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Unique brain endothelial profiles activated by social stress promote cell adhesion, prostaglandin E2 signaling, hypothalamic–pituitary–adrenal axis modulation, and anxiety

Abstract

Chronic stress may precipitate psychiatric disorders including anxiety. We reported that Repeated Social Defeat (RSD) in mice increased accumulation of inflammatory monocytes within the brain vasculature, which corresponded with increased interleukin (IL)-1 Receptor 1-mediated activation of endothelia, and augmented anxiety-like behavior. One unknown, however, is the role of immune-activated endothelia in regulating the physiological and behavioral responses to social stress. Thus, we sought to determine the RNA profile of activated endothelia and delineate the pathways by which these endothelia communicate within the brain to influence key responses to social stress. First, endothelial-specific RiboTag mice were exposed to RSD and brain endothelial mRNA profiles from the whole brain and prefrontal cortex were determined using RNAseq. RSD increased expression of cell adhesion molecules (Icam1), inflammatory genes (Lrg1, Lcn2, Ackr1, Il1r1), and cyclooxygenase-2 (Ptgs2/COX-2). In studies with IL-1R1KO mice, there was clear dependence on IL-1R1 on endothelia-associated transcripts including Lrg1, Icam1, Lcn2. Moreover, prostaglandin (PG)E2 was increased in the brain after RSD and Ptgs2 was localized to endothelia, especially within the hypothalamus. Next, a selective COX-2 inhibitor, Celecoxib (CCB), was used with social stress. RSD increased PGE2 in the brain and this was abrogated by CCB. Moreover, CCB reduced RSD-induced Hypothalamic–Pituitary–Adrenal (HPA) axis activation with attenuation of hypothalamic paraventricular neuron activation, hypothalamic Crh expression, and corticosterone in circulation. Production, release, and accumulation of inflammatory monocytes after RSD was COX-2 independent. Nonetheless, CCB blocked anxiety-like behavior in response to RSD. Collectively, social stress stimulated specific endothelia RNA profiles associated with increased cell adhesion, IL-1 and prostaglandin signaling, HPA axis activation, and anxiety.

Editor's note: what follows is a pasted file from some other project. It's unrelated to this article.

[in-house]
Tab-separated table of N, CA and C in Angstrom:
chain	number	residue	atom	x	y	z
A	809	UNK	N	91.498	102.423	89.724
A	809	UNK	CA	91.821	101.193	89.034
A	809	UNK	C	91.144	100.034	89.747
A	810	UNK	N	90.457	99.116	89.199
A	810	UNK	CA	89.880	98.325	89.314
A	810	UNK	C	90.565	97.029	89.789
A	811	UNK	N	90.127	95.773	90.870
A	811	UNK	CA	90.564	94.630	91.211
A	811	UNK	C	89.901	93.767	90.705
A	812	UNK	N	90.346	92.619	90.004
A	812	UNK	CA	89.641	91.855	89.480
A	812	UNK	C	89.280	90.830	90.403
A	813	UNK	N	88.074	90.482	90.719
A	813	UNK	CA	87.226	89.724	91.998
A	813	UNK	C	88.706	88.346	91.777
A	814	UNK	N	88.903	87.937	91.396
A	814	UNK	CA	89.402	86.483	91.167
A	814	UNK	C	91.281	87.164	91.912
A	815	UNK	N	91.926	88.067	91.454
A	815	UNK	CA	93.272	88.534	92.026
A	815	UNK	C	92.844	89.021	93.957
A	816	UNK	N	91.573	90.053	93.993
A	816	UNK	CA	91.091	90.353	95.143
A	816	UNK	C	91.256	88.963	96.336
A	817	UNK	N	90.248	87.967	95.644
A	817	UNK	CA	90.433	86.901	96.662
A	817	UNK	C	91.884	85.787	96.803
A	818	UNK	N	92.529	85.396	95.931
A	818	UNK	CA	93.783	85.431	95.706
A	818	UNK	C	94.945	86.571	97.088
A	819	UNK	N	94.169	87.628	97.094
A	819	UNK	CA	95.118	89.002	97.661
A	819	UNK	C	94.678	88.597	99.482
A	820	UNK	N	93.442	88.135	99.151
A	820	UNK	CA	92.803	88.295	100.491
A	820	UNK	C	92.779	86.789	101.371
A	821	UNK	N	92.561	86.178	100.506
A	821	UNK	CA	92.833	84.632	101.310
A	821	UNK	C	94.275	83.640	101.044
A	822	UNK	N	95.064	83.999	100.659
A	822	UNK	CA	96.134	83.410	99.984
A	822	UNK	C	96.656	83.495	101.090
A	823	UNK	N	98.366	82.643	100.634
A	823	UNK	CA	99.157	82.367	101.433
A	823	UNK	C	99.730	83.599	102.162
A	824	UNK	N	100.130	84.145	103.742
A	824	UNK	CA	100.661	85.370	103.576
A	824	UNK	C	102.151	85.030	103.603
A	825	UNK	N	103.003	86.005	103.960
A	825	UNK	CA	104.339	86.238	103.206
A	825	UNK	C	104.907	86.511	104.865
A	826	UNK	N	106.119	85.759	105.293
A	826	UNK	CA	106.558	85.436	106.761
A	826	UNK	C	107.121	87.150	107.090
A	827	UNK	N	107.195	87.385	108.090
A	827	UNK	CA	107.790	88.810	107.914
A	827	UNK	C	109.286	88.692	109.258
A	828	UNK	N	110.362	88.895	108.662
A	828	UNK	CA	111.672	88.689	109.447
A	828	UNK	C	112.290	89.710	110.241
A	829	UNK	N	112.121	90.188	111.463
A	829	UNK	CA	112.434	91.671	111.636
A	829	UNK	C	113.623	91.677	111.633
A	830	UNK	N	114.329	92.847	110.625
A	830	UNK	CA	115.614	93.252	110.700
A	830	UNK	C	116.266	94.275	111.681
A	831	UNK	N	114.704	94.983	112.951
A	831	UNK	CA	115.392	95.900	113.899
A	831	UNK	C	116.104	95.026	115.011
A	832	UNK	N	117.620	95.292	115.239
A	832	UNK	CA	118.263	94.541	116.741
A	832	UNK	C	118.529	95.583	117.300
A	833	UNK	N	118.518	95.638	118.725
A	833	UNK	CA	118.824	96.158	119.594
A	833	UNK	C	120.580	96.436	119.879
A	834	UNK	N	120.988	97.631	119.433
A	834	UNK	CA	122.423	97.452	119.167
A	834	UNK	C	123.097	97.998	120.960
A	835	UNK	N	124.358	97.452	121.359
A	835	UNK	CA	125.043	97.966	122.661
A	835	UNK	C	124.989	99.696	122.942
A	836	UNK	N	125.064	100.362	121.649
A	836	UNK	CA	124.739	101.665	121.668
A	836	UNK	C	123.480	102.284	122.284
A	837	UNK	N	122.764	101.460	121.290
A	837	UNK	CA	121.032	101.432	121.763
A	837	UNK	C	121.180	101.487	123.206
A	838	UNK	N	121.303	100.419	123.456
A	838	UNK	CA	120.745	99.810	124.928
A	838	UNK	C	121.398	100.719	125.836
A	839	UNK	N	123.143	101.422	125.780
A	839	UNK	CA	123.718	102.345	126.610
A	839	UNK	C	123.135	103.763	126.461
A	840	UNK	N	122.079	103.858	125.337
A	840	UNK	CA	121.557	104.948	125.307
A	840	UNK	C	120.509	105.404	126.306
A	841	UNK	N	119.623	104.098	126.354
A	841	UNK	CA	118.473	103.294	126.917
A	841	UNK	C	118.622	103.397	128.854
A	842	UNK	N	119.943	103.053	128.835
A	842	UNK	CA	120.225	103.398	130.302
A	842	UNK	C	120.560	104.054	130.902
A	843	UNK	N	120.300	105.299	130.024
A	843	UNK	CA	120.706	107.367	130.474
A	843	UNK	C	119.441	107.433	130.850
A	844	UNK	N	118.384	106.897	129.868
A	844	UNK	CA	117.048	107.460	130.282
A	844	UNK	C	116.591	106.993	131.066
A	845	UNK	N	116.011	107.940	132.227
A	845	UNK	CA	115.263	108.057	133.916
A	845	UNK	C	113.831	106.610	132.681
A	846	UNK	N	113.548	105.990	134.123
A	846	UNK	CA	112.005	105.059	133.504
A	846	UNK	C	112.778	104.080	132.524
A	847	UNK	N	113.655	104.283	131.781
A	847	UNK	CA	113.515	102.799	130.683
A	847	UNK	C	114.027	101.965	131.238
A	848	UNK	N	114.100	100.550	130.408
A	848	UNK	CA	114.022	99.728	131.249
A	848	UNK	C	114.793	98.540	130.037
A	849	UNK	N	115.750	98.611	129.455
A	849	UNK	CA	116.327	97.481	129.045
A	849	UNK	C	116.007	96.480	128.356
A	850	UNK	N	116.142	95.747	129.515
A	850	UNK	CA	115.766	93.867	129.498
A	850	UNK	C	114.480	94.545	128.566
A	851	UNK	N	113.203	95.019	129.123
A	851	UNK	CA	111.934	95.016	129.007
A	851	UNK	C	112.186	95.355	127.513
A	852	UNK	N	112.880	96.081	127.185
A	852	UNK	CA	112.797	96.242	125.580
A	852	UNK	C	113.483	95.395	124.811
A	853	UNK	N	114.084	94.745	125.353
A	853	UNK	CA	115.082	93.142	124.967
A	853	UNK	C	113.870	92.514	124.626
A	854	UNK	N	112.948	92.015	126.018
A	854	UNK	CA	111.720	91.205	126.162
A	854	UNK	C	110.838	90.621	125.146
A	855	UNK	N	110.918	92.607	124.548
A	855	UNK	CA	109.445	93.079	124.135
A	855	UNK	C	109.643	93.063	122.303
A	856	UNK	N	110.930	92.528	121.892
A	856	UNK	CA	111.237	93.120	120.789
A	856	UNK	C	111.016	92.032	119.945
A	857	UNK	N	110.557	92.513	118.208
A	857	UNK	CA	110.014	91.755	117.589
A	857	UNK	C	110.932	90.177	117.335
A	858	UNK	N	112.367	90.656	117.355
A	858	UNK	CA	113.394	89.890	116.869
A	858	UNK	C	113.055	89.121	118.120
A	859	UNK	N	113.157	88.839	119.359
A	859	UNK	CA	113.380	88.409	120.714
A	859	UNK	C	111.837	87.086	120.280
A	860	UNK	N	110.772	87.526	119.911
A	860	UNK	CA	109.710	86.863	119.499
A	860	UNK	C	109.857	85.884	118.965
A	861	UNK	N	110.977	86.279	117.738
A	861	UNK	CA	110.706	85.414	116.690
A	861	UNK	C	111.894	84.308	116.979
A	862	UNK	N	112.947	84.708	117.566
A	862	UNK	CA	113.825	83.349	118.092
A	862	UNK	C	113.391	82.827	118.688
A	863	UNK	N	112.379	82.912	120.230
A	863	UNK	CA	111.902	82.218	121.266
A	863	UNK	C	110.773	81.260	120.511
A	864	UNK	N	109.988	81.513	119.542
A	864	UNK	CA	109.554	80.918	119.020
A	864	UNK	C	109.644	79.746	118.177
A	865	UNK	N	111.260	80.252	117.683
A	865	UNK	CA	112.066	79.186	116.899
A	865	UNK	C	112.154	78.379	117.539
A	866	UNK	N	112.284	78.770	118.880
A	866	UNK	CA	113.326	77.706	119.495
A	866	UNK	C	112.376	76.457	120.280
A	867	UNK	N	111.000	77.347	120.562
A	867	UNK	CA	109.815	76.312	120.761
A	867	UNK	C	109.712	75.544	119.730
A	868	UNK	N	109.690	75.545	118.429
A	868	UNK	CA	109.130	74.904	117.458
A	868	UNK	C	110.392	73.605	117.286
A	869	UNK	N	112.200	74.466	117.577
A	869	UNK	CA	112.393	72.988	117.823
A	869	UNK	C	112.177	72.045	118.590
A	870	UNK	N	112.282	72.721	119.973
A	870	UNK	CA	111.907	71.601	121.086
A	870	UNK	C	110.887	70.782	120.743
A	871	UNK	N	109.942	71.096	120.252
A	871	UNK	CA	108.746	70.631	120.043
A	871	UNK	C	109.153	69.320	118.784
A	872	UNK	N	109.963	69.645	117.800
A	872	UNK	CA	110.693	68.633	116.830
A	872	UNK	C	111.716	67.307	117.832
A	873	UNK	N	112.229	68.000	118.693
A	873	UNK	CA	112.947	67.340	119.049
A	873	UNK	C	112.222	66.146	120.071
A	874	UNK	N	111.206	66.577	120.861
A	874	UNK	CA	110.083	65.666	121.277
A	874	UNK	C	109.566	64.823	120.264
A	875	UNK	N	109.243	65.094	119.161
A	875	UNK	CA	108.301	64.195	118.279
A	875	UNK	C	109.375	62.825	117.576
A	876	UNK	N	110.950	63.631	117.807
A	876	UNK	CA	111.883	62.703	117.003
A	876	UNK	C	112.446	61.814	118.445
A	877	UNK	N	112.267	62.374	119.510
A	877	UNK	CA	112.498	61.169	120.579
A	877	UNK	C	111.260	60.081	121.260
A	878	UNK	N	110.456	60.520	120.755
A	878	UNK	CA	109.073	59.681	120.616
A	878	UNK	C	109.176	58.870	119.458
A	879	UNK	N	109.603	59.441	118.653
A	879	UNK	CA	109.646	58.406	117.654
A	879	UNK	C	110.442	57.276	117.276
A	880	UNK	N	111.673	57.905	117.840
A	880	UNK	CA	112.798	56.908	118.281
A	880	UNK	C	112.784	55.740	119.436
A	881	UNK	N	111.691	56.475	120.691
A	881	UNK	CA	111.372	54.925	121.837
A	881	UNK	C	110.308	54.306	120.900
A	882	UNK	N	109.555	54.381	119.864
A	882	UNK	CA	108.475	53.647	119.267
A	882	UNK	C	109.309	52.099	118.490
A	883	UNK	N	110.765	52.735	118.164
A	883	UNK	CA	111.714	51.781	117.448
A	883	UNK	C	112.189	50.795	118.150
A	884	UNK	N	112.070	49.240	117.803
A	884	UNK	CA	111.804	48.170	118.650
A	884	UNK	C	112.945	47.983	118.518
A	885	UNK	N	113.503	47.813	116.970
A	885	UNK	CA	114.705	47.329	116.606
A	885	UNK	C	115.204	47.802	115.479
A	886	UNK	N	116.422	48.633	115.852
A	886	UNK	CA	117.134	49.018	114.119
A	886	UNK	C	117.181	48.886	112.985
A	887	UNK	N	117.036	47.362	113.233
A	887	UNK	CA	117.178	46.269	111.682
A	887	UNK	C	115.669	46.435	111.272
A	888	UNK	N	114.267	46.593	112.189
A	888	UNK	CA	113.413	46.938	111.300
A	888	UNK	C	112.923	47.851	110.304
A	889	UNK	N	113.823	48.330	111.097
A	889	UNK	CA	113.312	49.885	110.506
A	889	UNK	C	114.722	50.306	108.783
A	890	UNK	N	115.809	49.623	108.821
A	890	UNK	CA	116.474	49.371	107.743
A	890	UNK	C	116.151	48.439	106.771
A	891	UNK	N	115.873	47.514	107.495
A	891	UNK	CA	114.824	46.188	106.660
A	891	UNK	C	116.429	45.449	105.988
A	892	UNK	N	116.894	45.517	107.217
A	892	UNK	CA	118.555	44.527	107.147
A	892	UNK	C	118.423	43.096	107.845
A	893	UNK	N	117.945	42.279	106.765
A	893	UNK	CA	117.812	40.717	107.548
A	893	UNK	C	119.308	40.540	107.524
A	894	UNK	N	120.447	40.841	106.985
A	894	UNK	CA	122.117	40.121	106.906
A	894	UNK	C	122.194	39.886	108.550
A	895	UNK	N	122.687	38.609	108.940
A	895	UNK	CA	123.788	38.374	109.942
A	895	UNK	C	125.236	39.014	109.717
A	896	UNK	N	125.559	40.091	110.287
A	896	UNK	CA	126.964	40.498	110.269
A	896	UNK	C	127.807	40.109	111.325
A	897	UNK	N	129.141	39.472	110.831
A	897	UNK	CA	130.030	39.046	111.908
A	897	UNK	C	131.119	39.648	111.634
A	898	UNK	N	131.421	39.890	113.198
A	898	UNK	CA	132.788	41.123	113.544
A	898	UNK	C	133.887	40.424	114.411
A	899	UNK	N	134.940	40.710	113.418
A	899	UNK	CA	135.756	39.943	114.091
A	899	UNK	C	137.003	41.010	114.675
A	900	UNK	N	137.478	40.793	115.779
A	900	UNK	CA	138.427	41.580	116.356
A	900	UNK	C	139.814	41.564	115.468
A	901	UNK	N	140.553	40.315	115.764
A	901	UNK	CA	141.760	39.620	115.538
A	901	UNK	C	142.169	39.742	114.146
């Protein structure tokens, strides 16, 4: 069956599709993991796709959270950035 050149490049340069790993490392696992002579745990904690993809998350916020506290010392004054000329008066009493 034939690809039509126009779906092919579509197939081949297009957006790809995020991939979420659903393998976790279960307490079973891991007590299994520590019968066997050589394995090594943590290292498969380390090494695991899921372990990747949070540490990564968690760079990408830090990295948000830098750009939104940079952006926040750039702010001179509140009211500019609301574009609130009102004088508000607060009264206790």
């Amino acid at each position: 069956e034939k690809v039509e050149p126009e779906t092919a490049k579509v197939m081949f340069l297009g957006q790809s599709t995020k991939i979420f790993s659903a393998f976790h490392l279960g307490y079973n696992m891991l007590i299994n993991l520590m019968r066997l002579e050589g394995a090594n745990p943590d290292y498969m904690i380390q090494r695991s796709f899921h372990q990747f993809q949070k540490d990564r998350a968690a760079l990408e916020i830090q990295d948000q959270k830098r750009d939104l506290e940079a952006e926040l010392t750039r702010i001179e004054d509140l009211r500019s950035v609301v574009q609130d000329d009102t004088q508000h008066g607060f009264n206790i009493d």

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Fig. 1: RSD promoted a unique RNA profile in brain endothelia consistent with increased cell adhesion, leukocyte migration, and prostaglandin synthesis.
Fig. 2: Immune-induced endothelial activation after RSD was dependent on IL-1R1.
Fig. 3: PGE2 increased in the brain after RSD and Ptgs2 was increased in the PFC and PVN.
Fig. 4: COX-2 inhibition with Celecoxib attenuated RSD-induced PGE2 signaling and HPA axis activation.
Fig. 5: COX-2 inhibition with Celecoxib attenuated RSD-induced anxiety.

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Acknowledgements

We would like to thank Dr. Ning Quan (Florida Atlantic University) for providing access to his IL-1R1r/r mouse line which was a valuable tool in these studies. Illustrations included in this publication were created with BioRender.com.

Funding

This research was supported by NIMH R01-MH-119670 and NIMH R56-MH-116670 (to JPG and JFS). WY was supported by National Institute of Neurological Disorders and Stroke Training Grant T32-NS-105864 (to JPG) and F30-MH-125524 (to WY). The authors declare no competing financial interests.

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WY, JFS, and JPG contributed to study conception and design. WY, SPS, RGB, EJG, and NRG contributed to data collection. WY, SPS, and EJG contributed to analysis and interpretation of results. WY, NRG, JFS, and JPG contributed to manuscript preparation. All authors reviewed the results and approved the final version of the manuscript.

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Correspondence to John F. Sheridan or Jonathan P. Godbout.

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Yin, W., Swanson, S.P., Biltz, R.G. et al. Unique brain endothelial profiles activated by social stress promote cell adhesion, prostaglandin E2 signaling, hypothalamic–pituitary–adrenal axis modulation, and anxiety. Neuropsychopharmacol. (2022). https://doi.org/10.1038/s41386-022-01434-x

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